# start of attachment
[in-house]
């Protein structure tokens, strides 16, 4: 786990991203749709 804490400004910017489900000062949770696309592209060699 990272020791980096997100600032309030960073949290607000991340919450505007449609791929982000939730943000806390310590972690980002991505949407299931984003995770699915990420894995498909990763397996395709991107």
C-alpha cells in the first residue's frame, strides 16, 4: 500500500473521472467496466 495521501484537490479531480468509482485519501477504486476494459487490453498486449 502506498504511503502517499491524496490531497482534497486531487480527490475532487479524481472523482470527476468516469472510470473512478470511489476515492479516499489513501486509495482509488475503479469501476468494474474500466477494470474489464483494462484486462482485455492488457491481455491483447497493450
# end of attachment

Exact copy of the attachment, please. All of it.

[in-house]
């Protein structure tokens, strides 16, 4: 786990991203749709 804490400004910017489900000062949770696309592209060699 990272020791980096997100600032309030960073949290607000991340919450505007449609791929982000939730943000806390310590972690980002991505949407299931984003995770699915990420894995498909990763397996395709991107």
C-alpha cells in the first residue's frame, strides 16, 4: 500500500473521472467496466 495521501484537490479531480468509482485519501477504486476494459487490453498486449 502506498504511503502517499491524496490531497482534497486531487480527490475532487479524481472523482470527476468516469472510470473512478470511489476515492479516499489513501486509495482509488475503479469501476468494474474500466477494470474489464483494462484486462482485455492488457491481455491483447497493450